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A look at Omar Narváez’s defense

The Mariners’ new catcher has a not-so-great defensive track record, but could he improve going forward?

Chicago White Sox v Tampa Bay Rays Photo by Mike Ehrmann/Getty Images

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In a hectic offseason in which nearly every move has been hotly debated, Álex Colomé to the White Sox for Omar Narváez was universally hailed as a slam dunk. Colomé, though effective last season, was only under contract for 2019 - hardly a fit for the window the M’s are looking at. Narváez, on the other hand, is under club control through 2022, and has been solid at the plate since breaking into the bigs in 2016, putting up a 108 wRC+ in 734 total plate appearances. Slated as a backup going into 2018, Narváez instead took the reins as Chicago’s primary catcher after Welington Castillo was hit with an 80-game PED suspension, and he seized the opportunity, posting a career-high 122 wRC+ with a noticeable power spike. He’s ran a double-digit walk rate in every season in the Majors, he hits left-handed... in many ways, he profiles similarly to old friend John Jaso - minus a big platoon split and those godawful dreads.

Unfortunately, Narváez’s defense behind the plate is also comparable to Jaso’s - it isn’t very good. His blocking seems subpar; his twelve passed balls ranked third in baseball last season, and he also allowed 44 wild pitches across just over 650 innings at catcher. While his career caught-stealing rate is a touch below league-average, his arm looks decent - here he is gunning down AL steal champ Whit Merrifield:

The big knock on his defense has been his pitch framing skills. RAA has been brutal on him over the past two seasons, ranking him fifth-worst in baseball in 2017 and better only than Gold Glover Salvador Pérez last year. After years of being treated to Mike Zunino’s fabulous framing, it may be a rough adjustment watching Narváez try to steal strikes and smother wayward pitches.

As concerning as these numbers may look, though, there could be some silver lining. Since 2016, the White Sox pitching staff has put up the second-highest walk rate in the Majors, trailing only the Marlins. Last season, they were tied with Atlanta for tops at 10.2%, and their rotation featured 170 innings of Lucas Giolito - the AL leader in free passes. The Mariners’ corps, on the other hand, put up the lowest walk rate in baseball last season - although they had the privilege of throwing to Mike Zunino.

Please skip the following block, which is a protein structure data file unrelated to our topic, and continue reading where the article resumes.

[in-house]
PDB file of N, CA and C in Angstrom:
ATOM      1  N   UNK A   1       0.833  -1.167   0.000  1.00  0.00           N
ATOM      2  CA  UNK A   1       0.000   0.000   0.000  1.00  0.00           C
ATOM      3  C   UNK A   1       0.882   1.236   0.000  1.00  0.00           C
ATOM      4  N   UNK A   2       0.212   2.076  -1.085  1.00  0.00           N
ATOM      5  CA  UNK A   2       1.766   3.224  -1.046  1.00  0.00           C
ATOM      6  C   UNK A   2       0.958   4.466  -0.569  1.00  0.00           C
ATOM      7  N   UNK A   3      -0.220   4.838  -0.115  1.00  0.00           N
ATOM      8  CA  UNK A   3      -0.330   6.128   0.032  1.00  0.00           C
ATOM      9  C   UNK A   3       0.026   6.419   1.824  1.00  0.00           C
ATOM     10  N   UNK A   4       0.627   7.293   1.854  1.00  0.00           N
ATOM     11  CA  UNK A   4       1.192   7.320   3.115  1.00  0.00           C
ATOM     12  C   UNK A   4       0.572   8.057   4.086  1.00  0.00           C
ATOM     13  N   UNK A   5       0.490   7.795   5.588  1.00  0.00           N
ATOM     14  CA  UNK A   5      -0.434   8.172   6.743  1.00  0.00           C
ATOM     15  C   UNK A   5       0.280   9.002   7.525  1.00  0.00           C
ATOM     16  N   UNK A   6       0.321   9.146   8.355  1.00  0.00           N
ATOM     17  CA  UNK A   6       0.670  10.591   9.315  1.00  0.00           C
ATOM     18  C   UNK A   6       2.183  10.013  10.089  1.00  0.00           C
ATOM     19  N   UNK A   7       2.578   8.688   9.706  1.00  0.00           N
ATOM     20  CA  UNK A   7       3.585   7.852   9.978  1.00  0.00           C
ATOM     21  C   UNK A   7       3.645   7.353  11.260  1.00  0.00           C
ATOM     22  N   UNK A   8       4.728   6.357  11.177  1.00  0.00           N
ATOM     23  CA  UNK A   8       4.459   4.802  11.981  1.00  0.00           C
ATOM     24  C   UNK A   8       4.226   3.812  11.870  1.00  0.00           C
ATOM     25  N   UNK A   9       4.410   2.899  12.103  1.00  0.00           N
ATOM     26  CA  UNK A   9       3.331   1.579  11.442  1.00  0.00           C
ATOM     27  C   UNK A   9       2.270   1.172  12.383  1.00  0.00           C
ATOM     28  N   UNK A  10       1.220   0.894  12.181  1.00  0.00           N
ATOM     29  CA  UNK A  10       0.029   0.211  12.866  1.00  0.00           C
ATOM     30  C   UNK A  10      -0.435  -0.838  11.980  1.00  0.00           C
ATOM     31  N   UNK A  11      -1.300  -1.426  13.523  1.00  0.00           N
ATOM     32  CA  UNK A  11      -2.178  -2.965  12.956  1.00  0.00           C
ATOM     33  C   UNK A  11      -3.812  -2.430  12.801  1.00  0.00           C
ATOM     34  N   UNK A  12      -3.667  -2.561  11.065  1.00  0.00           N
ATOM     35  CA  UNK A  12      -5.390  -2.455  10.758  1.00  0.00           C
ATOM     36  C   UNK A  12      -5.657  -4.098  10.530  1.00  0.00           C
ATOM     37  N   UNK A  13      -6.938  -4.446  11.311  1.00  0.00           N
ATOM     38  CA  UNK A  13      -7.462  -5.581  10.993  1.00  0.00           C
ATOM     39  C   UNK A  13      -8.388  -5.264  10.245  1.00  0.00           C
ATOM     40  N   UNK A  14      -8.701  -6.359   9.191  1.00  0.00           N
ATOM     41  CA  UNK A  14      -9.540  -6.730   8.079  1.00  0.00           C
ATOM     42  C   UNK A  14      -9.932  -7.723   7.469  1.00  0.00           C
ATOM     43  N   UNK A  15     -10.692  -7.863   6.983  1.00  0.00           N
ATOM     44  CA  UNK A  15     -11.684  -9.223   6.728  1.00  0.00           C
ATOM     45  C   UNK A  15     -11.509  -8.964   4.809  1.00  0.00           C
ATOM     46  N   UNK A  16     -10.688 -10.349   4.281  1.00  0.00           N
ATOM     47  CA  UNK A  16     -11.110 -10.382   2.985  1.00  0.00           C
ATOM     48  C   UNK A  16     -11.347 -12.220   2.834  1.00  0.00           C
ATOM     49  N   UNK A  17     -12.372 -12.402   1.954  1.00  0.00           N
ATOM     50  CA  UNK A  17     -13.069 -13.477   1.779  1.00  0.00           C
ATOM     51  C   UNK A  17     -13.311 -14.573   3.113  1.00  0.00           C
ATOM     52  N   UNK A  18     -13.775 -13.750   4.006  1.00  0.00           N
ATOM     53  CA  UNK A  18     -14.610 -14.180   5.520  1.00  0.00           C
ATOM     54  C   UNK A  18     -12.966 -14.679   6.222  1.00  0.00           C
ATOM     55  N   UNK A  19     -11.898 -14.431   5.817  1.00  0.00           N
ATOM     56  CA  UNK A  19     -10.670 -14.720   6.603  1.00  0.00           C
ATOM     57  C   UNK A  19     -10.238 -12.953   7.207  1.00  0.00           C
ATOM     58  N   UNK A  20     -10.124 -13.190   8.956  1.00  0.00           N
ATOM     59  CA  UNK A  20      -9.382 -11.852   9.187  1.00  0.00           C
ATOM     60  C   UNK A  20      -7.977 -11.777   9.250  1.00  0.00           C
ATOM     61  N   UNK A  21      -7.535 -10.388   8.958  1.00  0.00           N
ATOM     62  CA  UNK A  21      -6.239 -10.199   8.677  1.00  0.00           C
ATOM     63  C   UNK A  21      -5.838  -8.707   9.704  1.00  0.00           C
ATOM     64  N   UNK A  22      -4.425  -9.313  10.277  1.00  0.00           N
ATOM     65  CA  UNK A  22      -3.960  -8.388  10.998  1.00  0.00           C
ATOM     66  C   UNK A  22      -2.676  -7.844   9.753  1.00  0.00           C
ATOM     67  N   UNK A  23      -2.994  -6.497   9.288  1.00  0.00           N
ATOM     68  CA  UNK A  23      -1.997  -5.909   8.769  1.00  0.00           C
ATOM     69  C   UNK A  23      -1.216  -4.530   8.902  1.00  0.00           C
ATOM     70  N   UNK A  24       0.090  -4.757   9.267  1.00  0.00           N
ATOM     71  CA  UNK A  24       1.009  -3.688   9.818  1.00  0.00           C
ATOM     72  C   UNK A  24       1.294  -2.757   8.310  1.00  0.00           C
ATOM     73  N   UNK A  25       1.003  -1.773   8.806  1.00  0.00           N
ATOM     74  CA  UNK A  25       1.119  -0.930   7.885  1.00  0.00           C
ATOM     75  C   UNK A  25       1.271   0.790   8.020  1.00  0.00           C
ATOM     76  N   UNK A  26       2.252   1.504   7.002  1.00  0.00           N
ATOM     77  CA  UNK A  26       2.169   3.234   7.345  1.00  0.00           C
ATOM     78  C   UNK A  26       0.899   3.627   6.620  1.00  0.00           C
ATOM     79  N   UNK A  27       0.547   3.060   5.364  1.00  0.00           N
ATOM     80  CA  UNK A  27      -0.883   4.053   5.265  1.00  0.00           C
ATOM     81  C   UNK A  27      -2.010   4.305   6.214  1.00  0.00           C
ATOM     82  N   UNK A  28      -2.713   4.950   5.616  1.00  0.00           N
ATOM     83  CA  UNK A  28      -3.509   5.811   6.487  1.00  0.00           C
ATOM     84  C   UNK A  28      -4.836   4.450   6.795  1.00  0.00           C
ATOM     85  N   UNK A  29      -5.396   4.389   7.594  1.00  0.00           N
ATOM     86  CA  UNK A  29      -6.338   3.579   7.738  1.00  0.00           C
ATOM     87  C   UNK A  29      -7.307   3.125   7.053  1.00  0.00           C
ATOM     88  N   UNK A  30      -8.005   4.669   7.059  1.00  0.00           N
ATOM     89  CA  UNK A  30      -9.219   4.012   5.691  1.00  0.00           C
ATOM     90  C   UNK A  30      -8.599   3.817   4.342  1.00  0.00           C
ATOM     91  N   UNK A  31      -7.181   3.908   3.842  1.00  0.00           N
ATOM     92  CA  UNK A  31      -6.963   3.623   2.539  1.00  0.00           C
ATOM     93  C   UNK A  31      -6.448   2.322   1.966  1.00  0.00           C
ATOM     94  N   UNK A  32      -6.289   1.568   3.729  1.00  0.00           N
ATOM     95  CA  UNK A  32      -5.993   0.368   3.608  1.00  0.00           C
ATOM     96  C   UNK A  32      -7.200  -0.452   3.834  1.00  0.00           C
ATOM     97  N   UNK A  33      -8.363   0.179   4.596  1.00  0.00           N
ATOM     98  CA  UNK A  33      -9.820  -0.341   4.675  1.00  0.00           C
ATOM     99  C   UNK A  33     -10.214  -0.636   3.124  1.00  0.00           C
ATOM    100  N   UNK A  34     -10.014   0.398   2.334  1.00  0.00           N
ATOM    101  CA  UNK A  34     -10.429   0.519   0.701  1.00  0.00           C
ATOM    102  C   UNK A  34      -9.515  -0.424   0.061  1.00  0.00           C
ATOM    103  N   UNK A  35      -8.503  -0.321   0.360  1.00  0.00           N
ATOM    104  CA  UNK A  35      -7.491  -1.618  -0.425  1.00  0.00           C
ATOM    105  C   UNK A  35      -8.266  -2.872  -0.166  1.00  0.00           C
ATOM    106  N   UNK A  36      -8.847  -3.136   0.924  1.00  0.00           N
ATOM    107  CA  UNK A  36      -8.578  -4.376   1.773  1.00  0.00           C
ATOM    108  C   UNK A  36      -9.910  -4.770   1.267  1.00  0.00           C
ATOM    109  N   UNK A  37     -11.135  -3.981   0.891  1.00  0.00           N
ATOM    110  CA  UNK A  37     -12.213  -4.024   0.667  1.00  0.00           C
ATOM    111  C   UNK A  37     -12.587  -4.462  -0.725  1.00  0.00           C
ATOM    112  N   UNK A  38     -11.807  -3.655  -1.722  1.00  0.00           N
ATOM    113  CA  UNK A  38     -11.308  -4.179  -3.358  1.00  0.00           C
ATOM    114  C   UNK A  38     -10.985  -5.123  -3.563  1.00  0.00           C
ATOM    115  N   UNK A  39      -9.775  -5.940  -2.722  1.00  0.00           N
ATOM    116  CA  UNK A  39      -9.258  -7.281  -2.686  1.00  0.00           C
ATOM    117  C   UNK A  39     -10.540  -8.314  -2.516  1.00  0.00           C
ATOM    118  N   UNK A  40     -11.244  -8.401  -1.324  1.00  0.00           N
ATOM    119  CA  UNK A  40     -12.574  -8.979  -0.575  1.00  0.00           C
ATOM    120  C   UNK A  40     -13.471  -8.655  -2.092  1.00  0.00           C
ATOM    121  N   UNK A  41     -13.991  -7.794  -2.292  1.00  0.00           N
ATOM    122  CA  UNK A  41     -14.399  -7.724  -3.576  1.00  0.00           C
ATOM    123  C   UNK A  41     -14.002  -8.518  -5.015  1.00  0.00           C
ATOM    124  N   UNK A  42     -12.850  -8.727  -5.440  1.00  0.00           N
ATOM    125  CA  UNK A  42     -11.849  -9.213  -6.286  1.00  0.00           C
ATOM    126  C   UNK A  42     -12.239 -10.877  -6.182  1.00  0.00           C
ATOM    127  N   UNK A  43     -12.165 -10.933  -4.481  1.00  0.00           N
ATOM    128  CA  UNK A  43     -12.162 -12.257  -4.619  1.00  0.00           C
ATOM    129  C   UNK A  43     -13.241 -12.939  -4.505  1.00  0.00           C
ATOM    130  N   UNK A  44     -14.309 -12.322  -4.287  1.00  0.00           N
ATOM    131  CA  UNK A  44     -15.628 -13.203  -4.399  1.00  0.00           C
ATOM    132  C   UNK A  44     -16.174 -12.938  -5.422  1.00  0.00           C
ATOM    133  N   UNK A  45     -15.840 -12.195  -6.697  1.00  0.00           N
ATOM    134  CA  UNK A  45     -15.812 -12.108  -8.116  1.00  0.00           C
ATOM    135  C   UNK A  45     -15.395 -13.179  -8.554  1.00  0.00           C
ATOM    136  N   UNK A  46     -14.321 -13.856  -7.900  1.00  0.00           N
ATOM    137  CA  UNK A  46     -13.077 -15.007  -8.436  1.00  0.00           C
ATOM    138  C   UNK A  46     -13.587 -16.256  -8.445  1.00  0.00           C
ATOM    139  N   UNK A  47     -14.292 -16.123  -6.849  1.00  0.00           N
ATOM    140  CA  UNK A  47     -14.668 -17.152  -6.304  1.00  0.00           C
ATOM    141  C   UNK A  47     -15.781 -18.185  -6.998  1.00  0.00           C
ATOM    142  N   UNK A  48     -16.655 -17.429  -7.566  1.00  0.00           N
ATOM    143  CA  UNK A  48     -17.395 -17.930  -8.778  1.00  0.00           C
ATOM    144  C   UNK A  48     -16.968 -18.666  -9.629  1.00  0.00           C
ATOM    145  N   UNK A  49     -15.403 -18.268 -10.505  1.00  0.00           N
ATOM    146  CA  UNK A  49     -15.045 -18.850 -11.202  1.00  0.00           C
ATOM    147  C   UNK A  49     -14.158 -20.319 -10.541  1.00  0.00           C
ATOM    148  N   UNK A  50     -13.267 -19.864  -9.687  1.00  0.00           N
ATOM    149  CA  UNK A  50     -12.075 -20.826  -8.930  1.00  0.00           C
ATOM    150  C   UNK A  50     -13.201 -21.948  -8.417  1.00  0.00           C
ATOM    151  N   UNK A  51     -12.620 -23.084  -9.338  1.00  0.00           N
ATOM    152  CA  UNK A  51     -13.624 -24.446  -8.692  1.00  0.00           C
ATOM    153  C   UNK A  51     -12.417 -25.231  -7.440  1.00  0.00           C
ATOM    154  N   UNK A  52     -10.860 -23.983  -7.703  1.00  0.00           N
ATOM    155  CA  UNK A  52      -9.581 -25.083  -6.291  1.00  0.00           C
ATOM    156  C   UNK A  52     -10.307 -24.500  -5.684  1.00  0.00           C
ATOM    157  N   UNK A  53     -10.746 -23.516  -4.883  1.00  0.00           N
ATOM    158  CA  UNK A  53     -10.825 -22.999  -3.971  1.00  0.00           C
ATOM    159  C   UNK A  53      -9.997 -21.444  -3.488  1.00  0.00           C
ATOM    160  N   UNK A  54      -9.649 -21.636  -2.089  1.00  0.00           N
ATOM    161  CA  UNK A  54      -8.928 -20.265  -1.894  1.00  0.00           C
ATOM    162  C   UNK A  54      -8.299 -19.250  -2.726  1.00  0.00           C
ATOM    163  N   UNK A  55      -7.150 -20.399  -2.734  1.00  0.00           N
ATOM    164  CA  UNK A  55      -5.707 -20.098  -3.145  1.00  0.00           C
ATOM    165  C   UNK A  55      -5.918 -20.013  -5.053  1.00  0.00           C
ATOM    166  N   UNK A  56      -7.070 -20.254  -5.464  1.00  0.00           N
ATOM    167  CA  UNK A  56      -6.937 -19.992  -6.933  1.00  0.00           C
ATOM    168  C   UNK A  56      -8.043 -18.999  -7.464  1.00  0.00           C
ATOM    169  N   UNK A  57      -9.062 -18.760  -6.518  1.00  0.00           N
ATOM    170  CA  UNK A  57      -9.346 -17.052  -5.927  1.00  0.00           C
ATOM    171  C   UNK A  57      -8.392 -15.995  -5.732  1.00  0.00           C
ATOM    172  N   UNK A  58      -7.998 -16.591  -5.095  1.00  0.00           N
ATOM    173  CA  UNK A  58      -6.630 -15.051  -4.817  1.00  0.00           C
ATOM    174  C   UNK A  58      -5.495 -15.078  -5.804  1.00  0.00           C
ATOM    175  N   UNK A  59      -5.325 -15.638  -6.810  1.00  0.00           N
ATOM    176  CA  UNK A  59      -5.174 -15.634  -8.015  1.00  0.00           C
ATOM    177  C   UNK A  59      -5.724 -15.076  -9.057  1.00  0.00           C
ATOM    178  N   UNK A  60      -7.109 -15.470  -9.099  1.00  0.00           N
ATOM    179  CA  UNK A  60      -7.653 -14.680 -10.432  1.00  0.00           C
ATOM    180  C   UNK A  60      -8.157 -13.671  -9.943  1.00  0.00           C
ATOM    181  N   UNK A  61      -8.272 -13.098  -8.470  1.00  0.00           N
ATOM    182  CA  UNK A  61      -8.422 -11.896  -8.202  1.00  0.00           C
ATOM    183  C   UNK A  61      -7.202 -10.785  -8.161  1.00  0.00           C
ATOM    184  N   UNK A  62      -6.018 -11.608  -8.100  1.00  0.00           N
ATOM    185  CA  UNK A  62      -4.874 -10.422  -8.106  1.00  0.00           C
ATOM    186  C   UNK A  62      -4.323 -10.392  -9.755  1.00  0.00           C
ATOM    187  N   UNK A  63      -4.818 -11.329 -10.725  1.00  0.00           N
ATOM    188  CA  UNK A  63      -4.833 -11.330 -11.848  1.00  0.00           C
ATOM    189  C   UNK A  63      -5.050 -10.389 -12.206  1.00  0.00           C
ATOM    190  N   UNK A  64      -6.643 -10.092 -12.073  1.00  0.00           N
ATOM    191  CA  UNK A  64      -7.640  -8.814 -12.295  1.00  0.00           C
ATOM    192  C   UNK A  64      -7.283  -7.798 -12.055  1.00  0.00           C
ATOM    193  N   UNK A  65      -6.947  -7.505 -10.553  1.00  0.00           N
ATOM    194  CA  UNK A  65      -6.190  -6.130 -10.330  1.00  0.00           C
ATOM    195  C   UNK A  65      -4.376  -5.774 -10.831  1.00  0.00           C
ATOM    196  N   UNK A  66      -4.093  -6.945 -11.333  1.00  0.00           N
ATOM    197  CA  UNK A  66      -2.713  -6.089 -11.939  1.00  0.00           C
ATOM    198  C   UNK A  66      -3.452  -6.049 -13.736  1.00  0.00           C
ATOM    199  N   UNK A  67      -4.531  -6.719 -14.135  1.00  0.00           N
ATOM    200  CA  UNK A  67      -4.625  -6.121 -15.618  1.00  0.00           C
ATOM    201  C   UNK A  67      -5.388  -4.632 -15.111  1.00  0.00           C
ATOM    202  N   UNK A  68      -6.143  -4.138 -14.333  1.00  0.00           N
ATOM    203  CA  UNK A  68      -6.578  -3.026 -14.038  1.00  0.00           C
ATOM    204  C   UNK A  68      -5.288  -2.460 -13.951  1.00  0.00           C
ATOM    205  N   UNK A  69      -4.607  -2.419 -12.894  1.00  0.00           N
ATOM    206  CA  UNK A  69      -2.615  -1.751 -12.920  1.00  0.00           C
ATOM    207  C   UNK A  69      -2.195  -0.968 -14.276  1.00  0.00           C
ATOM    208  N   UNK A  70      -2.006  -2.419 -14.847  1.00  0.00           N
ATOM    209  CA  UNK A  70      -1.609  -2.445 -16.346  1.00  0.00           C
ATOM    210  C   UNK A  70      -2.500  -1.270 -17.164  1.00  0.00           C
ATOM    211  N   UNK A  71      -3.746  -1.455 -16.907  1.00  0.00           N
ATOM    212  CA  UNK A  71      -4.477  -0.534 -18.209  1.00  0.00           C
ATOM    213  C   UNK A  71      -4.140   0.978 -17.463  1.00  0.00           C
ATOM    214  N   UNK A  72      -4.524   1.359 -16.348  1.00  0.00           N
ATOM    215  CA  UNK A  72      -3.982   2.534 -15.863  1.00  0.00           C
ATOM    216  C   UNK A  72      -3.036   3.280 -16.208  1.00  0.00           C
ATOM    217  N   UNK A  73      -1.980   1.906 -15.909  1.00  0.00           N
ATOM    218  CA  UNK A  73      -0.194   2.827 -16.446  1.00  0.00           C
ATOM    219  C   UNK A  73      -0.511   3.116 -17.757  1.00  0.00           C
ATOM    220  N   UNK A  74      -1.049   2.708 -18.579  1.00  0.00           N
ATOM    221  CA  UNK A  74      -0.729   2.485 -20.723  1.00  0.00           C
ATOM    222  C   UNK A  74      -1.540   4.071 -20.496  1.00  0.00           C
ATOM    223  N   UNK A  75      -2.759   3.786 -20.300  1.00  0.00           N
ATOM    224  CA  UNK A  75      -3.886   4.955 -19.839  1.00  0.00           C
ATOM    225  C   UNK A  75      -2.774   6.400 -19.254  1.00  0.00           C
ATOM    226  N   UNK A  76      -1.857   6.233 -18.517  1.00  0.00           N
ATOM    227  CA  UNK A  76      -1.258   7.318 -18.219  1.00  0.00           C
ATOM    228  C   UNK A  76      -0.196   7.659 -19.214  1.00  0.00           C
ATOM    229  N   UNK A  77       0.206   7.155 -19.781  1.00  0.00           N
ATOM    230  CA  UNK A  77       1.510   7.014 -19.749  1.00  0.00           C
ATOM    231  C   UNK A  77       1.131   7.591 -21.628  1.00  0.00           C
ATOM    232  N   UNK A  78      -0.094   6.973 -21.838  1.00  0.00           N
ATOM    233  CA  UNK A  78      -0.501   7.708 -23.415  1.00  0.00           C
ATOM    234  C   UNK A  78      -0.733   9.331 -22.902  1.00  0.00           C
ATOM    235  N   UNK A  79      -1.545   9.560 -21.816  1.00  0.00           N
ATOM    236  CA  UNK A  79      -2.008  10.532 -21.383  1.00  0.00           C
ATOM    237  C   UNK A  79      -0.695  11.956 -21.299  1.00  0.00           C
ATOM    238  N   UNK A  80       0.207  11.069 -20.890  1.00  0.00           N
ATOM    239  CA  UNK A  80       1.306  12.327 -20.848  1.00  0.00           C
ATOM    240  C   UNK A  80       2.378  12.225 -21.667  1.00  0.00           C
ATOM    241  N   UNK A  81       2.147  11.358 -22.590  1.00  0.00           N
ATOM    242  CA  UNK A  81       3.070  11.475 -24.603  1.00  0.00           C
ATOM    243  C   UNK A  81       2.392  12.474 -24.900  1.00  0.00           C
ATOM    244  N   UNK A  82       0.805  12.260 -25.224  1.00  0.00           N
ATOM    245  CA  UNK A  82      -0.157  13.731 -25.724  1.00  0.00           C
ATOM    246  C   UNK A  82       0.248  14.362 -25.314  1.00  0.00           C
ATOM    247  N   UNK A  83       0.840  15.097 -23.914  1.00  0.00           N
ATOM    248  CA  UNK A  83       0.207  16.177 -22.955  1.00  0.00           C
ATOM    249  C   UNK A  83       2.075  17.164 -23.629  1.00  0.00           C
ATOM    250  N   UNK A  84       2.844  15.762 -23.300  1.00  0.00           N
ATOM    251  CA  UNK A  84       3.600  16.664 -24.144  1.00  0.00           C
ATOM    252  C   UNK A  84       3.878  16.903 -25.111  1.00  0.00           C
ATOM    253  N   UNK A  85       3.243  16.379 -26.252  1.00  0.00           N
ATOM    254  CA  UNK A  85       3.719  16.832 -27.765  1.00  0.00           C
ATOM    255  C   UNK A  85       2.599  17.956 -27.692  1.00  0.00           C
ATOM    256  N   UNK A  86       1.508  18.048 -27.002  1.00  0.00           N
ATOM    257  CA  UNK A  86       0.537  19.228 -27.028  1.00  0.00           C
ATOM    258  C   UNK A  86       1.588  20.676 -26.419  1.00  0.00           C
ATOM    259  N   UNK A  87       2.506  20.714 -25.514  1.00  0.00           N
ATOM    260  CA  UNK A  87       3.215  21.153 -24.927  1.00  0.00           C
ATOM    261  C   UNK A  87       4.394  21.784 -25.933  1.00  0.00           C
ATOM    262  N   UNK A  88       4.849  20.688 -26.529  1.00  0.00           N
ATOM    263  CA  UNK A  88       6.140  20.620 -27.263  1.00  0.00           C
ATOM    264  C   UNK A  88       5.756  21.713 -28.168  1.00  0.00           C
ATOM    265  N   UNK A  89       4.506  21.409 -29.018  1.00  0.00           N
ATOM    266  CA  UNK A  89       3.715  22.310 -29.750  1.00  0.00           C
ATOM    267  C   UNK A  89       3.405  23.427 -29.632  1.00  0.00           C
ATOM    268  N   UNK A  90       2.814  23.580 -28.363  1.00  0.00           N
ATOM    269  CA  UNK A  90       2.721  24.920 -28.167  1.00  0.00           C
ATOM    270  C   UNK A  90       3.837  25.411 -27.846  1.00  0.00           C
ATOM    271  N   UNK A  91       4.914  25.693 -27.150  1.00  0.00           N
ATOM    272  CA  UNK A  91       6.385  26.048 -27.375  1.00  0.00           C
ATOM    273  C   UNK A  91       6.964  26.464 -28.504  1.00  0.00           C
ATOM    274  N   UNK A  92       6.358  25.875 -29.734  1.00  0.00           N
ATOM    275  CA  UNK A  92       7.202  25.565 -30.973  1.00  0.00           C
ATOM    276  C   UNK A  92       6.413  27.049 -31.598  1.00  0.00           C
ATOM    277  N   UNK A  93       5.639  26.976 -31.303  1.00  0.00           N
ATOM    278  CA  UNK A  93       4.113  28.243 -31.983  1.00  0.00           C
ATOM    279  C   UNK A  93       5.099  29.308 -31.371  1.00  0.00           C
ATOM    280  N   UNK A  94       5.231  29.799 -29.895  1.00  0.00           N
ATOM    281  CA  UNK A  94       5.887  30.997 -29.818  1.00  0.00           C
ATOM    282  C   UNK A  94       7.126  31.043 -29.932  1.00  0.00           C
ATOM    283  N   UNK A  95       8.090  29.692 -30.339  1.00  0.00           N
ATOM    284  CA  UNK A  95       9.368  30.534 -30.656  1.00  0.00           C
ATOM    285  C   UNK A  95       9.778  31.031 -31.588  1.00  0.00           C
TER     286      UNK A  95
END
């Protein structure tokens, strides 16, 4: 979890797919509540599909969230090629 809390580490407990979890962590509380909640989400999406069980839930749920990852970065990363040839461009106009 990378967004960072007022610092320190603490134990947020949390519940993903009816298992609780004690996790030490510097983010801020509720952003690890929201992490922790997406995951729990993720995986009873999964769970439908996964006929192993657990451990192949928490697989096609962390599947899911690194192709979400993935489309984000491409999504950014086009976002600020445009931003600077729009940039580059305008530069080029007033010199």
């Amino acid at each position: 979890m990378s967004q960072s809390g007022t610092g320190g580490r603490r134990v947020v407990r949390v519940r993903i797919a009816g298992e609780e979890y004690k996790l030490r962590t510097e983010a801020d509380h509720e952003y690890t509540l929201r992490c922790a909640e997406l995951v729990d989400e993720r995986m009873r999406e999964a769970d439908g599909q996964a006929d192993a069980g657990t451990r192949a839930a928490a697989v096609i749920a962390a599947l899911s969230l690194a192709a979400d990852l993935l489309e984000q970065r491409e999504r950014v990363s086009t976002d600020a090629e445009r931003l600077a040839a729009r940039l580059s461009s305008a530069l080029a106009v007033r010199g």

This raises an interesting question: has Narváez’s framing been worse because of catching pitchers with poor control, or has his poor framing led to more walks?

White Sox Catcher Walk Rate Allowed, 2018

Catcher PA Caught BB%
Catcher PA Caught BB%
Omar Narváez 2857 10.70%
Welington Castillo 1584 10.10%
Kevan Smith 1757 9.70%

At first blush, this doesn’t look great for Narváez, who put up the worst walk rate of the three primary Chicago backstops despite catching over a thousand more plate appearances than both Castillo and Smith. Upon further digging, however, one can find a couple grains of salt - twice in 2018, Giolito walked seven hitters, and Narváez caught one of them on May 13th.

somehow he only gave up three runs
Brooks Baseball

Yeesh. Narváez didn’t have many borderline pitches to work with here, but I can make out two borderline strike calls and one that was a foot outside, and one borderline ball call. Giolito was a mess throughout this outing, walking seven (!) through 5.2 innings, and you’d be hard-pressed to find any that you can squarely blame Narváez for.

Narváez also caught Carlos Rodón’s highest-walk outing, a six-walk performance against Houston on July 5th, and it’s possible he was a little more at fault here:

Brooks Baseball

While Rodón was far from sharp, consistently missing up and away against right-handed hitters, he was the victim of a couple poor calls - I count two balls that were well in the zone, and just a couple of borderline high strikes. It’s tough to tell just from the chart whether these were the result of a poor frame by Narváez or a missed call by Todd Tichenor, but one can tell that the White Sox catching staff could have their work cut out for them in any given game.

Another thing to keep an eye on is the volatility of RAA. Every year, we see guys make random jumps and dives; Chris Iannetta, for instance, sandwiched an excellent 2015 between two very poor framing seasons, and Zunino had a weirdly subpar 2017 before bouncing back last season. Narváez actually graded out okay in 2016, too, ranking 41st out of 70 catchers with at least 2000 pitches caught. He’s also still just 26, and it isn’t out of the question that his receiving skills could get better.

Omar Narváez will never approach Zunino’s defensive ability, but he still has potential to improve. Both Mike Leake and Marco Gonzales are penciled into 2019’s rotation (for now), who respectively had the third- and fifth-lowest walk rates in baseball last year. The White Sox had three starters - Giolito, Reynaldo López, and James Shields - in the bottom fifteen in that department. It stands to reason that his RAA might not be quite as bad catching those two as opposed to those three. While it would still behoove Seattle to sign a glove-first backup (hellooooooo Jesús Sucre), Narváez should still be a viable option with his solid bat and good arm.